The AOHP also supports efforts to ensure a safer workplace for employees by utilizing systems and processes that are evidence-based and supported through research. The association advocates for increased research, training and education related to respiratory protection from tuberculosis (TB) and other airborne respiratory transmissible diseases. With AOHP and NIOSHs Memorandum of Understanding, a collaborative relationship has been developed with the National Personal Protective Technology Laboratory (NPPTL) in Pittsburgh, Pa., where groundbreaking healthcare-related research is being conducted to determine the scientific need for annual fit testing, general respirator use, respirator use in pandemics, and other areas related to respirator use in healthcare.

Occupational health is a shared partnership between a healthcare institution and its employees. "OSHA mandates that employers provide a safe working environment," says MaryAnn Gruden, MSN, CRNP, NP-C, COHN-S/CM, community liaison for the AOHP and manager of employee health services at Allegheny General and The Western Pennsylvania Hospitals, West Penn Allegheny Health System in Pittsburgh, Pa. "Both occupational health and infection prevention help to drive the effort to reduce occupational exposures for healthcare workers related to infectious diseases. In addition, there are a number of other hazards in the healthcare environment that must also be addressed. The Joint Commission and state departments of health drive the safety efforts for healthcare facilities and often these requirements are primarily related to patient safety. Time constraints and the focus on patient safety are the leading barriers to reducing occupational exposures. Although the OSHA standard holds the employer responsible for employee safety, it is also the employees responsibility to work in a safe manner and follow proper procedures and use personal protective equipment as indicated."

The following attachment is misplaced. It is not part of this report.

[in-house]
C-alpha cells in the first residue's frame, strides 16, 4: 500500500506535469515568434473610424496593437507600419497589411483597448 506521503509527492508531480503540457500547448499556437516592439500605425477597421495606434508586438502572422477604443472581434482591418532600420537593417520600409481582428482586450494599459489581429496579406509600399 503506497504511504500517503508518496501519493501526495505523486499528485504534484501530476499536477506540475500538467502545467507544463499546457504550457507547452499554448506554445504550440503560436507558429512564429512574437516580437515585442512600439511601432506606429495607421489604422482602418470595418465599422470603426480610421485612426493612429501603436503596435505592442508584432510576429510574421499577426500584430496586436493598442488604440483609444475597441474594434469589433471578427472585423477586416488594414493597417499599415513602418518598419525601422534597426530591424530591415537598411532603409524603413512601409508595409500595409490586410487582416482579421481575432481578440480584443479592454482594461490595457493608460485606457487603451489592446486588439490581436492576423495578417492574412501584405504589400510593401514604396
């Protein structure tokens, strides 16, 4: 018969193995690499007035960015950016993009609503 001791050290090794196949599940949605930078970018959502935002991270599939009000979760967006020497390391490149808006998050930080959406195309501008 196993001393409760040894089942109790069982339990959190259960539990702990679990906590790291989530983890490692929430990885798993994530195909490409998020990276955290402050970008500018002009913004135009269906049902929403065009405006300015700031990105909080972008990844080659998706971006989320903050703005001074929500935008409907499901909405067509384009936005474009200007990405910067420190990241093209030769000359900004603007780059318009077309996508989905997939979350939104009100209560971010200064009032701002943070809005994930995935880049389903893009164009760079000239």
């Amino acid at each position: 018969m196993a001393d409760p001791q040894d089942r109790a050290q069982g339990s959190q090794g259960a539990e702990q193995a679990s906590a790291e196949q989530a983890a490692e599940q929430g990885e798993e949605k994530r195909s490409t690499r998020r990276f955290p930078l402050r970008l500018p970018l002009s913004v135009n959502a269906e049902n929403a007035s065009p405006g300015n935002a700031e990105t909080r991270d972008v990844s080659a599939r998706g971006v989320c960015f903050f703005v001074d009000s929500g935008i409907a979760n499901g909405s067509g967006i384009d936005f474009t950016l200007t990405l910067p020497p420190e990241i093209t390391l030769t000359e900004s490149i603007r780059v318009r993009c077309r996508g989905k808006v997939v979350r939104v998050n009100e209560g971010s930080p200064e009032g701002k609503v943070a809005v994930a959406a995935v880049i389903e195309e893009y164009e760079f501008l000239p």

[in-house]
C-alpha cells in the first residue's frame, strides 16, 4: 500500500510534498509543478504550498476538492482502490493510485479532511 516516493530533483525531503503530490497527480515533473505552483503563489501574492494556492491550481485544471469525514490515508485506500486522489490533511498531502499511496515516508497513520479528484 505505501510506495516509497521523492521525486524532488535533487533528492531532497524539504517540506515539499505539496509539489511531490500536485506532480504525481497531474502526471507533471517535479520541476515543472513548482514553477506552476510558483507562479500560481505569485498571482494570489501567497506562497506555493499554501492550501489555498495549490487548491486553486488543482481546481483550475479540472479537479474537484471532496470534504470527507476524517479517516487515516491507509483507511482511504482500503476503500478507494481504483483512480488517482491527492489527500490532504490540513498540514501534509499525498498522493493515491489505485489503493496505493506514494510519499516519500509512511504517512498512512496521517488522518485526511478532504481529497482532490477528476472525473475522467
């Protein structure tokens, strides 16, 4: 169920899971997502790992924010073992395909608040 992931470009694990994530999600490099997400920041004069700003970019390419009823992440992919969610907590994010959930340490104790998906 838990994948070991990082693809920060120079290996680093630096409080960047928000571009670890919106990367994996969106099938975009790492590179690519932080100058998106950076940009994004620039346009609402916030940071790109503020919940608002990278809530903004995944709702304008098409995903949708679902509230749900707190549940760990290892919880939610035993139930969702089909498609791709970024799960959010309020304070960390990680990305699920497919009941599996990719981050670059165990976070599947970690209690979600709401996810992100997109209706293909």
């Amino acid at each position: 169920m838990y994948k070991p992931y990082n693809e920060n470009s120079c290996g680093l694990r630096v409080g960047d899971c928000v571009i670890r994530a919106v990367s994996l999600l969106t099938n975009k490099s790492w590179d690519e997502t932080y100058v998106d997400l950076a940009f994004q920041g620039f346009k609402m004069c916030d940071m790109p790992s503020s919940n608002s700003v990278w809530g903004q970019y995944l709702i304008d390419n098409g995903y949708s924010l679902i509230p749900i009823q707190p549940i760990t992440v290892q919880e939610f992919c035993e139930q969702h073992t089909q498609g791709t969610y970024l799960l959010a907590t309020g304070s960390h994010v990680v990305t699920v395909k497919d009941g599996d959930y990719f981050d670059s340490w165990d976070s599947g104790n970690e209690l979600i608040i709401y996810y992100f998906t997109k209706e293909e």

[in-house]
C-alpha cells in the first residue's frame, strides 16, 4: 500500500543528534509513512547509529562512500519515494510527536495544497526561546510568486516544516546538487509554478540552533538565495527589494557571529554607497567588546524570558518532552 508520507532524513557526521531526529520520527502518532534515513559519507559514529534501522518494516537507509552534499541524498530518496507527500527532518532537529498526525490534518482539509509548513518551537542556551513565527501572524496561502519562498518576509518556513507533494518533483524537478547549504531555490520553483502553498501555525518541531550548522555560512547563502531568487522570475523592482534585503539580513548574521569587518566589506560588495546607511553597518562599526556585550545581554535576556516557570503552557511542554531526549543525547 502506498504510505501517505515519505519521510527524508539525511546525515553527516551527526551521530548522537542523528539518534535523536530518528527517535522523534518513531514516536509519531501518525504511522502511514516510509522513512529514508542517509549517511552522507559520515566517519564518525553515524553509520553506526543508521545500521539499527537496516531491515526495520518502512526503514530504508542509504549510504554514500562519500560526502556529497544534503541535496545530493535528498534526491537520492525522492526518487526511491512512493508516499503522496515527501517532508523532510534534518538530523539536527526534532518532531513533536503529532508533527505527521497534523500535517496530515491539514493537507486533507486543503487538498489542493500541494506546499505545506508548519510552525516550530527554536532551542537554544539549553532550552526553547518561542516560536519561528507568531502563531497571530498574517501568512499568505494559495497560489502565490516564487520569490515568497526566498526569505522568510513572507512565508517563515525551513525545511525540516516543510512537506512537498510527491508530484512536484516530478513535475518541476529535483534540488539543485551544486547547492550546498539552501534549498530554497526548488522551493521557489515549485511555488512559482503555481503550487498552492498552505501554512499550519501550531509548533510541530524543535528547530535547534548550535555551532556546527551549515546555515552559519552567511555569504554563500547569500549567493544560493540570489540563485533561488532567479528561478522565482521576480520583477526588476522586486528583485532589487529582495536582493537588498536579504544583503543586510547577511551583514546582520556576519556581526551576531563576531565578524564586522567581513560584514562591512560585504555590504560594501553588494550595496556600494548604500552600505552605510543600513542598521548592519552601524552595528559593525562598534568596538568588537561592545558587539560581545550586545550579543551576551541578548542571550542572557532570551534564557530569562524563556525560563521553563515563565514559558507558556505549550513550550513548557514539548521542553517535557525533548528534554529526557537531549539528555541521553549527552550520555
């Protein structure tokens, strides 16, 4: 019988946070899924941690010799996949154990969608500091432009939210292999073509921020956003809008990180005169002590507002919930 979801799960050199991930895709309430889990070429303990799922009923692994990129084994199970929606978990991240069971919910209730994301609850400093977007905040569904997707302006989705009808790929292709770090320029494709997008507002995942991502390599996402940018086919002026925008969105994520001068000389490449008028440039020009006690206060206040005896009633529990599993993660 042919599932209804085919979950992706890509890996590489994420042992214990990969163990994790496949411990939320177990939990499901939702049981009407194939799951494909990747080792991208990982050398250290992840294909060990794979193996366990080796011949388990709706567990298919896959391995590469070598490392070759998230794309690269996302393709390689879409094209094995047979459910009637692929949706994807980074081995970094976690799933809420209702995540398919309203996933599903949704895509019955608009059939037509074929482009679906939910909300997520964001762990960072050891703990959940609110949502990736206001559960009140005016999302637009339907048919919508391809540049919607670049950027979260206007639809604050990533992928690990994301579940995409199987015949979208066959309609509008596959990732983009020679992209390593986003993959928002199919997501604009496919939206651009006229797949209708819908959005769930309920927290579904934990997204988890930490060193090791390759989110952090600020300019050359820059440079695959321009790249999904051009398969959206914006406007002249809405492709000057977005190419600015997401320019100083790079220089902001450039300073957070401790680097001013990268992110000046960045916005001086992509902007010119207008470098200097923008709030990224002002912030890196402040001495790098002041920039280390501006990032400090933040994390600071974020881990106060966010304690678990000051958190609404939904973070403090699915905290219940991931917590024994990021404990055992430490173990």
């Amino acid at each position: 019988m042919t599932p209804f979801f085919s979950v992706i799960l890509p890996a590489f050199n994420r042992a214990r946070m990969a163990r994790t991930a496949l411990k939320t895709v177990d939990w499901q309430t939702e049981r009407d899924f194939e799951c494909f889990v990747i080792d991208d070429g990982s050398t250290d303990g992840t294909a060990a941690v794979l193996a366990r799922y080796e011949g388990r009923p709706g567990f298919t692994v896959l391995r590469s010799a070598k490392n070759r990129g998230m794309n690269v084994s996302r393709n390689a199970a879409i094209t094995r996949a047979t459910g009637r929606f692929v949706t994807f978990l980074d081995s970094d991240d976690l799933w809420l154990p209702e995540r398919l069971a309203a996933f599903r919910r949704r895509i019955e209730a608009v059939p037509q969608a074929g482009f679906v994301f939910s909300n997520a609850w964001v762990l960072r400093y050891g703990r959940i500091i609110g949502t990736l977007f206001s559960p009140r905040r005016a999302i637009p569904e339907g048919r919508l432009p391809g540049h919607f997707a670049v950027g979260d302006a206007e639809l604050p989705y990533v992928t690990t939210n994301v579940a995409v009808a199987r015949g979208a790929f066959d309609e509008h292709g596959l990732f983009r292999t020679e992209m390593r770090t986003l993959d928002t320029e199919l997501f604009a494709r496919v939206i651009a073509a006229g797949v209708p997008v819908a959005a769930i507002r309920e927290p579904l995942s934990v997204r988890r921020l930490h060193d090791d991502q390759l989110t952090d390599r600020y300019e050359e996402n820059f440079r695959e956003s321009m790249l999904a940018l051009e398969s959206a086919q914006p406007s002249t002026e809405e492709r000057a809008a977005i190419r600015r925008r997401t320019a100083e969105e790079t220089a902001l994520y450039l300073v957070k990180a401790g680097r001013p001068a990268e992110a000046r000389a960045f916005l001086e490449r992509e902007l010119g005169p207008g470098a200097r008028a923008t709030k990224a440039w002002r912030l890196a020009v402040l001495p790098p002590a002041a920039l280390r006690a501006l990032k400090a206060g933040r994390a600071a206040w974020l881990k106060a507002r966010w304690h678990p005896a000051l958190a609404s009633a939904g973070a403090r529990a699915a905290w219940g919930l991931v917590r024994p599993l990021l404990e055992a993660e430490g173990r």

Occupational health is becoming an important part of many infection preventionists' job responsibilities, underscoring the connection that healthcare worker safety and health has with the prevention and control of infections caused by occupational exposures. Infection preventionists at acute-care hospitals are increasingly responsible for wearing the occupational-health hat, and Domericki addresses what they can do to better tend to the health and safety needs of healthcare workers.